Earlier I mentioned the significance of perceptions and this is never more significant than when it comes to mixed gatherings. I have met many good people at protests, and I have a great deal of respect for those who care so much that they will take to the streets and express their concerns – behaviour which in the past has resulted in change for the better. I have been on marches with other officers, and as a father I would be proud of my children if they chose to protest peacefully for something they believed in. Many protests pass off calmly with the cause achieving a high profile, and it is even possible for direct action to remain peaceful and without significant impact on others sectors of the community. In recent times this has been supported by the use of Protest Liaison Officers who meet with the organisers to discuss the needs of the groups, other issues they need to be aware of, and what the police are obliged to do. This encourages trust and transparency on both sides. Unfortunately there are groups of activists around the country who are completely opposed to any order in society, and see violence as a legitimate means of protest – they are frequently in the area of disorder when it starts but ensure that they are not at the forefront. They do all that they can to cast doubt upon the intentions of the Liaison Officers, claiming that they are intelligence gathers, and I have seen some shameful acts of harassment and even assault on these officers as they try to maintain dialogue with those who wish to keep things peaceful.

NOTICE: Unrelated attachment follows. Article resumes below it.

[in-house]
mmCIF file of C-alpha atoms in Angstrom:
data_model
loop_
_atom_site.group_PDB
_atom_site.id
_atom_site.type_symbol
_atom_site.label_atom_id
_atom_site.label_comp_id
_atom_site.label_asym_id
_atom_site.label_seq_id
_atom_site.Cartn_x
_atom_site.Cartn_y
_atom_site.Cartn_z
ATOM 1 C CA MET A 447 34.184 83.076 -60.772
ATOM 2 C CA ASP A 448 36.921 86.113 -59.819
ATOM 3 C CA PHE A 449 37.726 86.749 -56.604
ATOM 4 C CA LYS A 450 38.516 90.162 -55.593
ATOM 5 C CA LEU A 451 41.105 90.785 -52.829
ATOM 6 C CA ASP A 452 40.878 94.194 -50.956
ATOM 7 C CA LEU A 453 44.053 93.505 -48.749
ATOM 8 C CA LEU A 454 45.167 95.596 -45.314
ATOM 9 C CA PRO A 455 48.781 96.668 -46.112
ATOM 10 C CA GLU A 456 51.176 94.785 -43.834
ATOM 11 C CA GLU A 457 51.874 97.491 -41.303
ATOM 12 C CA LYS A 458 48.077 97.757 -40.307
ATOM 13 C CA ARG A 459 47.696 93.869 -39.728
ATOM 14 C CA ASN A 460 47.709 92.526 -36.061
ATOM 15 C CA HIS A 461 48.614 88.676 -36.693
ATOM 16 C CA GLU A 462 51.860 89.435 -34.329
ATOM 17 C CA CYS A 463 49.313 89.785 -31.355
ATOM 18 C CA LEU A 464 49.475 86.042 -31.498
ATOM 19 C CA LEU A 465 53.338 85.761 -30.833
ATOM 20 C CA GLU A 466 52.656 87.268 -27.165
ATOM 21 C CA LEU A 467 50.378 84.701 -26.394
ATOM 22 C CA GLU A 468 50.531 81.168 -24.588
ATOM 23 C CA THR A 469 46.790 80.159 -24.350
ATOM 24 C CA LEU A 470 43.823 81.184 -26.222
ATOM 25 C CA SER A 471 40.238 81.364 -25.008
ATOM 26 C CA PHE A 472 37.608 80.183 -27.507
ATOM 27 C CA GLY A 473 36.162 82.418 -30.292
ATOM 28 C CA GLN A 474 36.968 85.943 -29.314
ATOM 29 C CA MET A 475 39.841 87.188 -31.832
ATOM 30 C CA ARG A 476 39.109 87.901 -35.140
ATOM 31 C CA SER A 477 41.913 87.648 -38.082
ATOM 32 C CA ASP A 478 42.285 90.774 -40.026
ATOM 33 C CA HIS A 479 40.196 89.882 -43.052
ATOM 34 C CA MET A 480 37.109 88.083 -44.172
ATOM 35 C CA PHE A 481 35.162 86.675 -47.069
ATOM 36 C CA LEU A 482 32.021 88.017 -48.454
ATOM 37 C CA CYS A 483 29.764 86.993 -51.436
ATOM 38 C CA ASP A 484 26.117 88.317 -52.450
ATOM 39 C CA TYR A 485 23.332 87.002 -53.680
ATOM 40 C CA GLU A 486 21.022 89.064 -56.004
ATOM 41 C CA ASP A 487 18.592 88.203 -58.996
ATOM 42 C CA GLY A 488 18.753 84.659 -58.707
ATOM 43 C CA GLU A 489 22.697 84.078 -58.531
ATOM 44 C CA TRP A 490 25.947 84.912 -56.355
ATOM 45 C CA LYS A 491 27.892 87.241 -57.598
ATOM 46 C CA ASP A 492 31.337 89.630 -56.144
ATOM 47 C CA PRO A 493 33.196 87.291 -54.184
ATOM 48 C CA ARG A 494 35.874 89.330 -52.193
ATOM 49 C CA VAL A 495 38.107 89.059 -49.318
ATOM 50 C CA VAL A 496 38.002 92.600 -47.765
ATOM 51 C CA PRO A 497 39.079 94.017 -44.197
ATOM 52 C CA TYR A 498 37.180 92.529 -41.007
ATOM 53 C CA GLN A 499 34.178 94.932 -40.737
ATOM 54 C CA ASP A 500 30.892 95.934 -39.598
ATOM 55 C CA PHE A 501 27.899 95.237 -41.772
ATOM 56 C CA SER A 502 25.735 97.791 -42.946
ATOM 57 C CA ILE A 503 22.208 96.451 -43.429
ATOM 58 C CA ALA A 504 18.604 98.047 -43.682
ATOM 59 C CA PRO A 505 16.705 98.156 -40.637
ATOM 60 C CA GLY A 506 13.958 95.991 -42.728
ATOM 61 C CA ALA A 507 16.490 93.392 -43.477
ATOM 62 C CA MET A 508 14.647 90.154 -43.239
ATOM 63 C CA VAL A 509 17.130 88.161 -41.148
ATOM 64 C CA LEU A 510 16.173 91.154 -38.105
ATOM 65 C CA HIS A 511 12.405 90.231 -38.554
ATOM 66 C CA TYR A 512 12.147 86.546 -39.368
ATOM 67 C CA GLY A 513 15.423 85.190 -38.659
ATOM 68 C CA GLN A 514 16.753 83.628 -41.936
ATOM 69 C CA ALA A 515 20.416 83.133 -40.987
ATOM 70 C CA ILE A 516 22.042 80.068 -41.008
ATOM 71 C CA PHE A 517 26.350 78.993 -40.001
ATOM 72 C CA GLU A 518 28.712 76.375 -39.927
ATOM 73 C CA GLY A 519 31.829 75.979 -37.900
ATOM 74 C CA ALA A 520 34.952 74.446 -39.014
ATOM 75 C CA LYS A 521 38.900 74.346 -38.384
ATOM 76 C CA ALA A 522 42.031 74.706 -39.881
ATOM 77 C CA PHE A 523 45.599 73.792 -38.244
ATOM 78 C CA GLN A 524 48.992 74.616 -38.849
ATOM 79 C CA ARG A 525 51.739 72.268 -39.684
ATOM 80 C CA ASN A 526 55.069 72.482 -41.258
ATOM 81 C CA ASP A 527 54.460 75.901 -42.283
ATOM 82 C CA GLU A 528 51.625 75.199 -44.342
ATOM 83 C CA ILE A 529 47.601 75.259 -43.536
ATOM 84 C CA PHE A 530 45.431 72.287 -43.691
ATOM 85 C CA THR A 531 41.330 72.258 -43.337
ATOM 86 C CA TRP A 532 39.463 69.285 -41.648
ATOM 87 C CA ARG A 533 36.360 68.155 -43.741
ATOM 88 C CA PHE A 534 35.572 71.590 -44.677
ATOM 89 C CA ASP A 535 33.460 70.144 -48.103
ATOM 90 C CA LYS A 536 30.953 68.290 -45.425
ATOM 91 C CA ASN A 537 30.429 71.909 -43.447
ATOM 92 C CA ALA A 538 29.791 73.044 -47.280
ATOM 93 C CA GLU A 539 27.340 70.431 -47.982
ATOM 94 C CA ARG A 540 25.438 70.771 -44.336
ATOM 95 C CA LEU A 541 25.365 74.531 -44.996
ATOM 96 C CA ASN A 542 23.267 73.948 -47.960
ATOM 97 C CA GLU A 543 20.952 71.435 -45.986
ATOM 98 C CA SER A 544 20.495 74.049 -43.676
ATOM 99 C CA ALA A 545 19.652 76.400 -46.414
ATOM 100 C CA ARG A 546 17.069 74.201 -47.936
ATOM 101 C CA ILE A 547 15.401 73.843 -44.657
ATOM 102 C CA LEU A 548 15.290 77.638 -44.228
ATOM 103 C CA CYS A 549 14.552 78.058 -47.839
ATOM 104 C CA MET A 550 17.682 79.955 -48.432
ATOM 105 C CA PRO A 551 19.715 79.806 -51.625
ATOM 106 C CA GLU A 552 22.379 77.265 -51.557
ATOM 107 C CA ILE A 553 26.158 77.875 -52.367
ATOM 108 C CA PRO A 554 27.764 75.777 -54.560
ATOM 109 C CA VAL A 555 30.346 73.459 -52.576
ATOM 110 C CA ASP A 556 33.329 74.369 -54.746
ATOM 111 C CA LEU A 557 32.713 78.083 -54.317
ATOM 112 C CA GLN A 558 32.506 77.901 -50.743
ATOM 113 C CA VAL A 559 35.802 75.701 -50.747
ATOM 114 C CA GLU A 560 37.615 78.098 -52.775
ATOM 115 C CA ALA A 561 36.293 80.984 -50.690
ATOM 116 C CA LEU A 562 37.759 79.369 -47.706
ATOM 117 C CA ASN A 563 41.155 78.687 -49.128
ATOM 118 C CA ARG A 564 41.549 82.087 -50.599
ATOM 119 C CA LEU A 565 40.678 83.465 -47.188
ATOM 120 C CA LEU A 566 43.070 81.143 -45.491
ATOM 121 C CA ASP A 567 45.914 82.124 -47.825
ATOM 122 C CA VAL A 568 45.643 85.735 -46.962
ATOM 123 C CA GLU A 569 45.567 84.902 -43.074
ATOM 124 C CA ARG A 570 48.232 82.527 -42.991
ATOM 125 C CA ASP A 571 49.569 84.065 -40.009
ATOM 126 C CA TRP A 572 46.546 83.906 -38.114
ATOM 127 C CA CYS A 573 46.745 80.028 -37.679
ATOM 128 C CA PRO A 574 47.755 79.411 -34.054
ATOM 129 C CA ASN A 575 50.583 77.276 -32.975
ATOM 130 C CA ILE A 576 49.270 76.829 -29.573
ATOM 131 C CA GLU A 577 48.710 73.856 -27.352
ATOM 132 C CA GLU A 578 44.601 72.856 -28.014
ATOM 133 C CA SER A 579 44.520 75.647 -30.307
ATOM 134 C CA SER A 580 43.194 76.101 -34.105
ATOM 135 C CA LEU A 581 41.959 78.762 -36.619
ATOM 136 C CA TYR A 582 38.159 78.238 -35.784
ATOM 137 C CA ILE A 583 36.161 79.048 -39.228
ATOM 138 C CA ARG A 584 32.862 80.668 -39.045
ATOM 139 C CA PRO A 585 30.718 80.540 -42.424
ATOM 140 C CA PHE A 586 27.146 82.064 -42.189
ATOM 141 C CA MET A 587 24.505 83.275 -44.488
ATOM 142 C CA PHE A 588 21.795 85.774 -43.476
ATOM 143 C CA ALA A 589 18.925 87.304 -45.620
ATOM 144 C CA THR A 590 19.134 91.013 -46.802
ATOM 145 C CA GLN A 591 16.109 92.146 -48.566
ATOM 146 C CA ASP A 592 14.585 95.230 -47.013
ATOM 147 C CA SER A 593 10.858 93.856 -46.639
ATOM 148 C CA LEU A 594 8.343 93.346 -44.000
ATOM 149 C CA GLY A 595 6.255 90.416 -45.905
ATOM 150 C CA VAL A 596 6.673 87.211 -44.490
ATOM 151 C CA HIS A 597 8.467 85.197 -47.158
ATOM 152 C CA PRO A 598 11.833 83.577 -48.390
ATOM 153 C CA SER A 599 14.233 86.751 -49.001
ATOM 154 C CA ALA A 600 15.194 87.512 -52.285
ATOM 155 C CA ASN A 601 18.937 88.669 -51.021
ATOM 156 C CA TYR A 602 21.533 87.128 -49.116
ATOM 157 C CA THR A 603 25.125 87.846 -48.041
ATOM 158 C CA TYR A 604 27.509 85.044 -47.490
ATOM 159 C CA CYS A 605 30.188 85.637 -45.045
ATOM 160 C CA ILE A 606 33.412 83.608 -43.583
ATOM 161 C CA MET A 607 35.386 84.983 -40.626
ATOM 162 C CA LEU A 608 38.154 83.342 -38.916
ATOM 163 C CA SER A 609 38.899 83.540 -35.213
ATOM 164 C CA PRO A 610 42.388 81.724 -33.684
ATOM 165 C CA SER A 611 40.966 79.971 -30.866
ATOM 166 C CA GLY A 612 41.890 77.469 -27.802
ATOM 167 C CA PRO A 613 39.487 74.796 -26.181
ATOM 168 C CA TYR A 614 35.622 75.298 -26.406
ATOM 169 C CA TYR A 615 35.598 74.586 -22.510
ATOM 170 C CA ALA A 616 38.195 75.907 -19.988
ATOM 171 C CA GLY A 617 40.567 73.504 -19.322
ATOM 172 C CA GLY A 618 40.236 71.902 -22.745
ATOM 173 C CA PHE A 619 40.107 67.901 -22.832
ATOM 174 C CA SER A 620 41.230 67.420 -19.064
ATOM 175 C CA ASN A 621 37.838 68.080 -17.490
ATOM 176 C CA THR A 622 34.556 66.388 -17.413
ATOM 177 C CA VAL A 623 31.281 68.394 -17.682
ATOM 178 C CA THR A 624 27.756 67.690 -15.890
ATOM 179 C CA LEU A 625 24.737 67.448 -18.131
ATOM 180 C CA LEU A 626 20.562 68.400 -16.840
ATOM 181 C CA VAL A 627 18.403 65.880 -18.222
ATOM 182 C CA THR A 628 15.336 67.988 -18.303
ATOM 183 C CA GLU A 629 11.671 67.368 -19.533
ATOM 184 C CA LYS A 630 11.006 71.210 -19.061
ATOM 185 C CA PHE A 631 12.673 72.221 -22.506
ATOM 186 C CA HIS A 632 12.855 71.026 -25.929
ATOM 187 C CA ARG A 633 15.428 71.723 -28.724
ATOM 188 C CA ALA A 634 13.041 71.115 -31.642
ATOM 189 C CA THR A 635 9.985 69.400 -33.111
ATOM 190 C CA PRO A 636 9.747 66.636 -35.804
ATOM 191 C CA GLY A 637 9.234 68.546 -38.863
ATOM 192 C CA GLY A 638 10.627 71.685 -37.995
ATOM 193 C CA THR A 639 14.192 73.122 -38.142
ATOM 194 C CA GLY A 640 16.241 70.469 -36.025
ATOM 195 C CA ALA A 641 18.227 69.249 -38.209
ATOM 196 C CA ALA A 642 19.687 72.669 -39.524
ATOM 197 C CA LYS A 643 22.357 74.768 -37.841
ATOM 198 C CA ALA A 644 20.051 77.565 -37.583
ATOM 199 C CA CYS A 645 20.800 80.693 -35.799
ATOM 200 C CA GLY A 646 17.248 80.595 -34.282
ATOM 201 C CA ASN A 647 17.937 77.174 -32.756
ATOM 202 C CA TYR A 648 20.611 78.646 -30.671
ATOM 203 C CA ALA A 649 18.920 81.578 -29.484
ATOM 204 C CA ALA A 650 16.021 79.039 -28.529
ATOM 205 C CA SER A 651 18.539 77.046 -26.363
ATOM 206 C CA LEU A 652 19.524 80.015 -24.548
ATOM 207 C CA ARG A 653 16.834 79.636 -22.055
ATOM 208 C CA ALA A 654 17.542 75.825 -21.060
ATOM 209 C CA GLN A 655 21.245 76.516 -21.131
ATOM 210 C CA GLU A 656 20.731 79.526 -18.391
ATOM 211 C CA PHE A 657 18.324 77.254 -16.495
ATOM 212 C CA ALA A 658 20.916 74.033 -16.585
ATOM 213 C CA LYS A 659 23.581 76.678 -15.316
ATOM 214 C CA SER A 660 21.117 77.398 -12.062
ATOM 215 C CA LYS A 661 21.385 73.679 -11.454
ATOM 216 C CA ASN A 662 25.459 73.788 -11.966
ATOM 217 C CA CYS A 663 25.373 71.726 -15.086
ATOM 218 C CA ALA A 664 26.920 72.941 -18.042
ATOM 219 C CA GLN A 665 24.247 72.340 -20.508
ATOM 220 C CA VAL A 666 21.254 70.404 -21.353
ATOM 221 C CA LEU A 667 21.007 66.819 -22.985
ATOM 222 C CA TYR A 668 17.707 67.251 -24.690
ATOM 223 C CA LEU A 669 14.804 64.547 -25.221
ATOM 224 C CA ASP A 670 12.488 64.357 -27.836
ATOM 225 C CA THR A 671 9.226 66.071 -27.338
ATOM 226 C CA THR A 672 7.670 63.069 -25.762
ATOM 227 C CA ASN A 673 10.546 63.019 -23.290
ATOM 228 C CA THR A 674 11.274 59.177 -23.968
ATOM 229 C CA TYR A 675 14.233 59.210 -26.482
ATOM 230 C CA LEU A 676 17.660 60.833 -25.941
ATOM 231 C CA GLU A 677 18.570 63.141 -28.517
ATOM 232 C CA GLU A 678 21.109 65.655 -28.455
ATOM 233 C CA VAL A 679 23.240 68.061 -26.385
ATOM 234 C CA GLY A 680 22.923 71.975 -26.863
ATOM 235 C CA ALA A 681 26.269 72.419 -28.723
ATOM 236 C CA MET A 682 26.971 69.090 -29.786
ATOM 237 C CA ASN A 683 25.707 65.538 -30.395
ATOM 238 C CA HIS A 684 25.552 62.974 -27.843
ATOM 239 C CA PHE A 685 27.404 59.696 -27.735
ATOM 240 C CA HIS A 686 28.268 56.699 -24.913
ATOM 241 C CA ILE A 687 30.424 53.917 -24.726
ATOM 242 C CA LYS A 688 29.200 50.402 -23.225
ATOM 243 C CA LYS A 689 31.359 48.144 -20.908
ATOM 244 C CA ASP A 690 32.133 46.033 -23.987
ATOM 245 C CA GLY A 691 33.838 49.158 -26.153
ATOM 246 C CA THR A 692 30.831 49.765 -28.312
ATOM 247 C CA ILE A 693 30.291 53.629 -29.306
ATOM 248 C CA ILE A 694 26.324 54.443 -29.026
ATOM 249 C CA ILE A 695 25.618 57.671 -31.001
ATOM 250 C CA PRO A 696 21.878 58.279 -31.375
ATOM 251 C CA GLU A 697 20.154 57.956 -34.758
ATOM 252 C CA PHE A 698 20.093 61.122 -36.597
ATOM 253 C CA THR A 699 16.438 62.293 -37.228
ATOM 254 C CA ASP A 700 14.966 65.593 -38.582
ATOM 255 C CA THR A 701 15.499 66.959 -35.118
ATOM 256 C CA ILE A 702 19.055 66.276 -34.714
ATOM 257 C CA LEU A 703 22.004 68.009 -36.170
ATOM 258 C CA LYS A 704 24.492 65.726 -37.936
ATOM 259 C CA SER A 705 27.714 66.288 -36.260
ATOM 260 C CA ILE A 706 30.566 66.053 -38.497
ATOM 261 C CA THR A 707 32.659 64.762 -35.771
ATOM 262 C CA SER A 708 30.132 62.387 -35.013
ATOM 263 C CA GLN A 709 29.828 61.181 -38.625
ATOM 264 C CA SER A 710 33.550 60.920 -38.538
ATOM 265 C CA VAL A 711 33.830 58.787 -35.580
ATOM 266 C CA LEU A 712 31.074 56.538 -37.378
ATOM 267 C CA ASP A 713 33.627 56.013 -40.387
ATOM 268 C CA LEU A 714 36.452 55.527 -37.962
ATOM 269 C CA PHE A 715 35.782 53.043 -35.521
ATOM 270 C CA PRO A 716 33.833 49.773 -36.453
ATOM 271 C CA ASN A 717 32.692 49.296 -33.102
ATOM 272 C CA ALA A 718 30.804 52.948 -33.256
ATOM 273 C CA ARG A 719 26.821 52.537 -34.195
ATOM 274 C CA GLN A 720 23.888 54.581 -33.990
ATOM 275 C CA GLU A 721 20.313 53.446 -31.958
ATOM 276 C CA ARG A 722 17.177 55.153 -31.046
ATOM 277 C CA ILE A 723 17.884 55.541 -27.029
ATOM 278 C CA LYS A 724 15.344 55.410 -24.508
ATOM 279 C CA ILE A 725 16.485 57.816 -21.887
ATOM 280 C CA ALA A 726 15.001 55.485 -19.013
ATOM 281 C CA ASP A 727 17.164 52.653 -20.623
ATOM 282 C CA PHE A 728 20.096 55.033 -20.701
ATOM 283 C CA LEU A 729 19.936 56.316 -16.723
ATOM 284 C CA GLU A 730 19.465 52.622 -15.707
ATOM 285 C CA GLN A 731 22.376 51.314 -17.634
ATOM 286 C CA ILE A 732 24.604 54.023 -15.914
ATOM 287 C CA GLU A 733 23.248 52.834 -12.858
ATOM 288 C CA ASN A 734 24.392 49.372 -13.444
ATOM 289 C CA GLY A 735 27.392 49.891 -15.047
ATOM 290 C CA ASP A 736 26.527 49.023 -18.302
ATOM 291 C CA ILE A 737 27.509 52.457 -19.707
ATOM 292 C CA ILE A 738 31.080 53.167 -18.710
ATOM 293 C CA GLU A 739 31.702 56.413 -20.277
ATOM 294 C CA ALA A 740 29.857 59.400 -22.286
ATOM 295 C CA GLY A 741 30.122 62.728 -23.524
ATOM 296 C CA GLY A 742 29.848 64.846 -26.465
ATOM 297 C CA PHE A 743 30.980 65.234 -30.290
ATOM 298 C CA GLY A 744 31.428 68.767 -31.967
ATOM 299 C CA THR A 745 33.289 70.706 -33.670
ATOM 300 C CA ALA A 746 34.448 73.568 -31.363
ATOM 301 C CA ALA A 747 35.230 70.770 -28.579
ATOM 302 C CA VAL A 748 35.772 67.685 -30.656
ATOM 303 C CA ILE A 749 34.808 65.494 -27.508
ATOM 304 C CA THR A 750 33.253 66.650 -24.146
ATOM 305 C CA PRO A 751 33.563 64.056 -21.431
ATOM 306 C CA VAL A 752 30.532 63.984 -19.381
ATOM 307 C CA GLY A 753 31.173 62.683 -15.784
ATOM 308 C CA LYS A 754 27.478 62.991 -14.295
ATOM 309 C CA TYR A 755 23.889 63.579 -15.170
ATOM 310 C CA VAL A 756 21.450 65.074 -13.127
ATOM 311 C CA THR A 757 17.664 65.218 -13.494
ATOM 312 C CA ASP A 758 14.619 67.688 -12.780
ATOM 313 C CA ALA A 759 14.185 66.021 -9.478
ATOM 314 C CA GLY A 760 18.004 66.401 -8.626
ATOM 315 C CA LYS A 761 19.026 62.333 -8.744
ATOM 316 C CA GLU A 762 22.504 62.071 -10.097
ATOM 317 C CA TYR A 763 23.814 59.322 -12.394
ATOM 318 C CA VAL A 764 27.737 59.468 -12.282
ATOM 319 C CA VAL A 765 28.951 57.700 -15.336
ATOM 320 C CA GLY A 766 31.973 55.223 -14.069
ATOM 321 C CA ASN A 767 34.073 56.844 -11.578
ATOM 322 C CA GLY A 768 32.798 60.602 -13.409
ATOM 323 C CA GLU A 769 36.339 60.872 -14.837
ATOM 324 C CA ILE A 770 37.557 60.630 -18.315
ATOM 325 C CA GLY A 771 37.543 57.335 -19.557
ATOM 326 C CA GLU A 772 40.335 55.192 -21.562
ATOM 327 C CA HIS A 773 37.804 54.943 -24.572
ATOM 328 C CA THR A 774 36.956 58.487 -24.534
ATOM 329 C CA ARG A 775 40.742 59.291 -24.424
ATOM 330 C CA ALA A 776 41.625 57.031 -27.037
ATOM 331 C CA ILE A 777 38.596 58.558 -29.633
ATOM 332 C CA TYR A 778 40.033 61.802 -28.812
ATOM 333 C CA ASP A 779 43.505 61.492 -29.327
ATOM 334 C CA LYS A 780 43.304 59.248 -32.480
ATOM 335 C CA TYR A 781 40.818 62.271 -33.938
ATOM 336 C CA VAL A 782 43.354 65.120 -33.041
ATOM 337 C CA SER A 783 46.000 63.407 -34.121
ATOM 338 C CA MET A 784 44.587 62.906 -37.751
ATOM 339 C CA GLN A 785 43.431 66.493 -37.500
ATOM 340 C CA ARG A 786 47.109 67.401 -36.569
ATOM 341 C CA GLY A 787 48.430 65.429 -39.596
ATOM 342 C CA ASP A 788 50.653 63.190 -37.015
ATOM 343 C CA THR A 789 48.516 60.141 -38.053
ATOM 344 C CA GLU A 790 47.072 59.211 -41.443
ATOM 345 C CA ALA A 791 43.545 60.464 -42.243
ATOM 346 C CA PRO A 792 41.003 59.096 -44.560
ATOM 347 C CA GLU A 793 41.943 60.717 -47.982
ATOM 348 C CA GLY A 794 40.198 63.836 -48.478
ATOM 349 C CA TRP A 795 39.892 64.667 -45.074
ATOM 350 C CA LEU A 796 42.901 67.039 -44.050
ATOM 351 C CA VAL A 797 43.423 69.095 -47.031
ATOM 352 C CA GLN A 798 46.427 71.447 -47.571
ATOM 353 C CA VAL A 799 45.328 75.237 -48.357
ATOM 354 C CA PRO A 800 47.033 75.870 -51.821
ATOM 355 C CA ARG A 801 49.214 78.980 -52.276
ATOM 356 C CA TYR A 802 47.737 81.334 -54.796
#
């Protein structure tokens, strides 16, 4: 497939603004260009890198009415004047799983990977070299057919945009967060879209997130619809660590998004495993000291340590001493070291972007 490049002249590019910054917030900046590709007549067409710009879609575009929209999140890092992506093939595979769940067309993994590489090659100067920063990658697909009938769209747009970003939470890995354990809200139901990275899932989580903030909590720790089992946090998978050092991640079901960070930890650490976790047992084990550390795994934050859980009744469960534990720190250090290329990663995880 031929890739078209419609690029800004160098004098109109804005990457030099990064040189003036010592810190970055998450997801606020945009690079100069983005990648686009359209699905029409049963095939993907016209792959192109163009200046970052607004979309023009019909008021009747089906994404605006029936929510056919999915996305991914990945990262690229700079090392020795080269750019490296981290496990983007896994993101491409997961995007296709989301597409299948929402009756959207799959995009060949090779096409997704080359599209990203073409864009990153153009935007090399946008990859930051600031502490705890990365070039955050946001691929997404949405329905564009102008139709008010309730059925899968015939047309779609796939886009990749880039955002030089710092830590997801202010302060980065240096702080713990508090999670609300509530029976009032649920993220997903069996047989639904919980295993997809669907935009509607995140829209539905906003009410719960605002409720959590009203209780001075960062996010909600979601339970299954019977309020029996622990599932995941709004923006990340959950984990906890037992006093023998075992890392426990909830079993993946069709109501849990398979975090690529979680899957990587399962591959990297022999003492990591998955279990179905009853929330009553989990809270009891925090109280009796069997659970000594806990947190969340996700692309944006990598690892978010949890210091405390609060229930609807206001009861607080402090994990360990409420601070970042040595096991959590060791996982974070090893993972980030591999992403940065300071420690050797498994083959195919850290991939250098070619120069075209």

Through the effective use of intelligence and sometimes containment, we attempt to manage those specific individuals who seek physical confrontation, but this is not an exact science and we are doing more to ensure that any containment, aka kettling, is selective and proportionate. If a group is moving around and causing disorder, they need to be managed. Crowd dynamics are a key element of what occurs at demonstrations, and the arrest of an individual who has committed a crime is often perceived by others as an unfair attack on the right to protest or the needs of the groups as a whole, there is then the risk of increased tensions and further disorder. For that reason, arrests are not made without that consideration, but there is irony in that they often support the rights of others to continue with a peaceful protest. The validity of the police in those situations remains under constant scrutiny and it only takes a perceived or actual police wrong, for us to then face a disaffected or even, hostile crowd.